06-27-2019 10:59 PM
07-11-2019 12:00 AM
Thanks for your compliment. Incidentally, you need not copy the workbook. You only have to copy the formula to any cell other than those in Column A and it will convert the number to its left to words.
Thereafter, you can convert any number in the same workbook by entering this formula in the cell to its right:
12-17-2019 12:18 AM
12-18-2019 12:51 PM
12-18-2019 03:24 PM
That's great. And congratulations on your twentieth week! I think I'm in my fourth or fifth, and loving it too.
Your formula here takes me back to my earliest days with a PC...probably the late 70s.. I wrote a program (Basic) to print checks to pay bills; got a supply of checks that would go through a pin-feed, dot matrix Okidata printer.
And I wrote a routine that would translate 123.45 into "One Hundred Twenty-Three Dollars and Forty-five Cents" One feature of which I was very proud was that if the amount was, say, 1.14, the words would be "One Dollar" --- in the singular-- and same for "One Cent" if it came to that. None of that settling for "Dollars" just because that 99.9% of the time would work accurately. I notice you left off the currency label, which makes it more universal, so no problem.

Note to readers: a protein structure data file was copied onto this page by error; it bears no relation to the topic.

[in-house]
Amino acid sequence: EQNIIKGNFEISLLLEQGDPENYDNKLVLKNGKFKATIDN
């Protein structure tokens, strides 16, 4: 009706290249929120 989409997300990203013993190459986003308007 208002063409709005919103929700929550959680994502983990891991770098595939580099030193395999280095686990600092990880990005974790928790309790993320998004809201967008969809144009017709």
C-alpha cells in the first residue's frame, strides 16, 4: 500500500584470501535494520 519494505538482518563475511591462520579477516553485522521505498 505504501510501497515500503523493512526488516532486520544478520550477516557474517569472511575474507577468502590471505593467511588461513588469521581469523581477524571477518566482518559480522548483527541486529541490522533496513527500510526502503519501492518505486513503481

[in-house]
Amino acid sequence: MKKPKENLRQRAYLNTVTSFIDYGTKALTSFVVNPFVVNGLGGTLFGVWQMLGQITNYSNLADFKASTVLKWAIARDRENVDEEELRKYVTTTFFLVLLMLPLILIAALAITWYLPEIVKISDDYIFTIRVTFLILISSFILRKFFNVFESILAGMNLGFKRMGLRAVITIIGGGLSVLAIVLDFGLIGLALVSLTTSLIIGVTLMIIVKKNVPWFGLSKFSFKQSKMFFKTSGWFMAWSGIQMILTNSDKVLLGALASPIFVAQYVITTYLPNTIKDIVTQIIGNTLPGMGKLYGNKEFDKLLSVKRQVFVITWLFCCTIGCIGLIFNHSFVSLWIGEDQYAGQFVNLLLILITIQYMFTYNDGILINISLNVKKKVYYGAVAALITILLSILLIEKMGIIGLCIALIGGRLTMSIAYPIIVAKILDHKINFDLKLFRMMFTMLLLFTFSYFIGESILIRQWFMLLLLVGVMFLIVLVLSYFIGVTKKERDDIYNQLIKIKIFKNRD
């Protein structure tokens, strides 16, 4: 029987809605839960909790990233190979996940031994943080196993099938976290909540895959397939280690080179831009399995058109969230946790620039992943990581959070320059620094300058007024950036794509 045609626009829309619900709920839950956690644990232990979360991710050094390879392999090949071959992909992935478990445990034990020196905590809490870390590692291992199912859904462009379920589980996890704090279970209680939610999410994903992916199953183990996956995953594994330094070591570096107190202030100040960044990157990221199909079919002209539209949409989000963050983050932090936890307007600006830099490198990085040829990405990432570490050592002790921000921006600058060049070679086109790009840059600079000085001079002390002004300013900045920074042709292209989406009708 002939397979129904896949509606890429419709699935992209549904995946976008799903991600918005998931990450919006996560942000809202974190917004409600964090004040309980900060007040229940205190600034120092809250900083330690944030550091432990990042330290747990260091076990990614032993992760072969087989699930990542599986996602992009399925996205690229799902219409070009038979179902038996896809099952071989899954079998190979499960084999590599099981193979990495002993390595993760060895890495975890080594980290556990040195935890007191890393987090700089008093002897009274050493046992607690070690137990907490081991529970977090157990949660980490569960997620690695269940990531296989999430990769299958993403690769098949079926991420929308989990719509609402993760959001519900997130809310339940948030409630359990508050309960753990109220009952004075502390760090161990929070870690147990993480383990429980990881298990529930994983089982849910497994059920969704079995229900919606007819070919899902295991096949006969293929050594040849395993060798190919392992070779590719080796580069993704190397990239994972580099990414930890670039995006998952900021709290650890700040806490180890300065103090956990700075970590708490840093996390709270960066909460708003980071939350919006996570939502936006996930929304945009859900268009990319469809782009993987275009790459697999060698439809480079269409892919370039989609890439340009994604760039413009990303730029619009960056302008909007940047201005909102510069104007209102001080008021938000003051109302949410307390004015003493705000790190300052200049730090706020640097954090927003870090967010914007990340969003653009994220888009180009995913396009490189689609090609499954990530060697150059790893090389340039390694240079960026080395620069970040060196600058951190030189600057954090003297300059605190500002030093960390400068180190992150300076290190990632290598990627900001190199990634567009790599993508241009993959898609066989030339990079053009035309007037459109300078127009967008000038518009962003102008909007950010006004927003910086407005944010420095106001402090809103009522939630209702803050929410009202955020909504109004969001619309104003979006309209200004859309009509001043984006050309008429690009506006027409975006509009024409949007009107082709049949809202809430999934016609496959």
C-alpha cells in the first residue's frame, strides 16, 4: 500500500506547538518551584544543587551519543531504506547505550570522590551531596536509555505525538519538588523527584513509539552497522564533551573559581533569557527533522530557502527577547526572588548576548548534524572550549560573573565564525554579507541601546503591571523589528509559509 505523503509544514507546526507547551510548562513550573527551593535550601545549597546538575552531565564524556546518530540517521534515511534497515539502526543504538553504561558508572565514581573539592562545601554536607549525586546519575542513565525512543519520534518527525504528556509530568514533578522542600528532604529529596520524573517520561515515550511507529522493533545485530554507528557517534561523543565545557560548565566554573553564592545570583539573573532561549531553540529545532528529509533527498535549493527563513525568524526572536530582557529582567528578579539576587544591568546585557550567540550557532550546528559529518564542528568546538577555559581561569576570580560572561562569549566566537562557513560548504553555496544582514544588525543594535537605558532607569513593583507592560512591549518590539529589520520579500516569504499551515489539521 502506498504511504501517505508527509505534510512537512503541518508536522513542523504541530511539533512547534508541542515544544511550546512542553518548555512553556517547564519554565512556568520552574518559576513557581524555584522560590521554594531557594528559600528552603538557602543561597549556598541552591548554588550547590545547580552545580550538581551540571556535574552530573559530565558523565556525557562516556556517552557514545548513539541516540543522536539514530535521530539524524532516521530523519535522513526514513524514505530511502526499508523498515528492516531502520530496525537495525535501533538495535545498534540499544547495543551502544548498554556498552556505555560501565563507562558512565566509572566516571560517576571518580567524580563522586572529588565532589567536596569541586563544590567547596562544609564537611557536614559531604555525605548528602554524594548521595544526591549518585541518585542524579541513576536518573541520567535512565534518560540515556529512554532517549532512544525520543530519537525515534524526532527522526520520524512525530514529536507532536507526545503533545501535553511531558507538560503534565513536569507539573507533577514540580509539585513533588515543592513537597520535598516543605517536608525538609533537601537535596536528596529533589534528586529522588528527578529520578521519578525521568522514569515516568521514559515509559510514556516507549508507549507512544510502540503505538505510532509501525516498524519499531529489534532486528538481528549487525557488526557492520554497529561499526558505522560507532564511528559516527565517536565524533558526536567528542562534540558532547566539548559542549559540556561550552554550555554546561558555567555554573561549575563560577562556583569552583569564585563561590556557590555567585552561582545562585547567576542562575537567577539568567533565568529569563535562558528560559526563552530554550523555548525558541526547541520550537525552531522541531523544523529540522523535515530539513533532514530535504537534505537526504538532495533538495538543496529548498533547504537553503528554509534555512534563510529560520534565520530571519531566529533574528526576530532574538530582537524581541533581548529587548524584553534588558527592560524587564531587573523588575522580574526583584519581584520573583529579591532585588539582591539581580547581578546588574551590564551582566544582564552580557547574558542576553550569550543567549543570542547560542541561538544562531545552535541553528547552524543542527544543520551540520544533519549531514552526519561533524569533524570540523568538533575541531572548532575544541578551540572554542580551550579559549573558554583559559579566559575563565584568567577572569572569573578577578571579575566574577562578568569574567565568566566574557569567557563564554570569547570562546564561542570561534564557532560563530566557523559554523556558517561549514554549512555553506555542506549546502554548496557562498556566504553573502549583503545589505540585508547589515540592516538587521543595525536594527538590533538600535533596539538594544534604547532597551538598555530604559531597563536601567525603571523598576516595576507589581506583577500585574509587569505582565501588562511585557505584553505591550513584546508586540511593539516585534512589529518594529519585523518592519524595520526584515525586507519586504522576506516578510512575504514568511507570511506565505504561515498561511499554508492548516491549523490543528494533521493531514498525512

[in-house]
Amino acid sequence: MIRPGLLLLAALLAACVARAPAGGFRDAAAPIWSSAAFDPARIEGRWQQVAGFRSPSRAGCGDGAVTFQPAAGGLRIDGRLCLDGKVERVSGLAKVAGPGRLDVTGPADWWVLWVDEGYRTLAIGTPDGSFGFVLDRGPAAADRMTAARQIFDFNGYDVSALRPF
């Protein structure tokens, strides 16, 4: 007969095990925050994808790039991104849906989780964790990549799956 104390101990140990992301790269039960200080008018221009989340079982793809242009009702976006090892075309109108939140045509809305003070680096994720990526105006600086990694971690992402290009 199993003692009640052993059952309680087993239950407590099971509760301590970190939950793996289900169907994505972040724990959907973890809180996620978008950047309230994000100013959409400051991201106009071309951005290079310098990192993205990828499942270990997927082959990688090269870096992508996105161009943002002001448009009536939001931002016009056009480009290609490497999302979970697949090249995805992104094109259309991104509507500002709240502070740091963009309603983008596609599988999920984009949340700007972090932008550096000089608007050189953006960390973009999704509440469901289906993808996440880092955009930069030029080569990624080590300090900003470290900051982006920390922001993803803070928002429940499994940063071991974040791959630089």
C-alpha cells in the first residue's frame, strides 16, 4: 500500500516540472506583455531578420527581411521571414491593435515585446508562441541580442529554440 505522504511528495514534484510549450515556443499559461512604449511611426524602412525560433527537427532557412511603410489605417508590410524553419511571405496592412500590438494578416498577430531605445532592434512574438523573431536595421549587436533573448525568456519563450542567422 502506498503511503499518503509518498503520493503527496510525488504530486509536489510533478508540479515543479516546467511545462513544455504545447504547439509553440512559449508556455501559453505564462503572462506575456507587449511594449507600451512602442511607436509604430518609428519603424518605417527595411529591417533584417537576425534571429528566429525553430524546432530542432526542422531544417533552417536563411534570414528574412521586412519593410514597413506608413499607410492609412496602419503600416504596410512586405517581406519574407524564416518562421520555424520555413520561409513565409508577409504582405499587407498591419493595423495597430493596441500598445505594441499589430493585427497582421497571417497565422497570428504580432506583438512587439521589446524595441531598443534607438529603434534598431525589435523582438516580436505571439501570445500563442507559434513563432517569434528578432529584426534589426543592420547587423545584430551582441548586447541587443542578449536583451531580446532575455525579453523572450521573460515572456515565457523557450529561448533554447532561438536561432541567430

But fun, right?
Thanks for sharing it.
12-18-2019 08:51 PM
Thanks for your compliment. My formula is universal, such that, as its name connotes, it converts a number to words, not to a specific currency. You're right, it was fun constructing the formula.
By the way, the formula is broken down into components to enable modification of each to convert a number to a specific currency.
12-18-2019 09:18 PM
12-18-2019 10:26 PM - edited 06-19-2020 05:36 PM
My NumToWords is a named formula, not a built-in function. You must copy B2 of my worksheet to B2 of yours to store the named formula into your Name Manager. Without copying B2, NumToWords won't work in your worksheet because it is not stored in your Name Manager.
12-19-2019 12:39 AM
Your story inspired me to modify my NumToWords formula to consider Dollars as a currency built into it. The integer portion is described as either "Dollar" for singular or "Dollars" for plural. Conversely, the decimal portion is described as either "Cent" for singular and "Cents" for plural.
To test its accuracy, I entered my NumToDollars formula in Column B, as shown here:
As with my NumToWords, my NumToDollars can also convert any value up to 15 significant digits. Moreover, NumToDollars can be easily converted to apply to another Currency by modifying its components.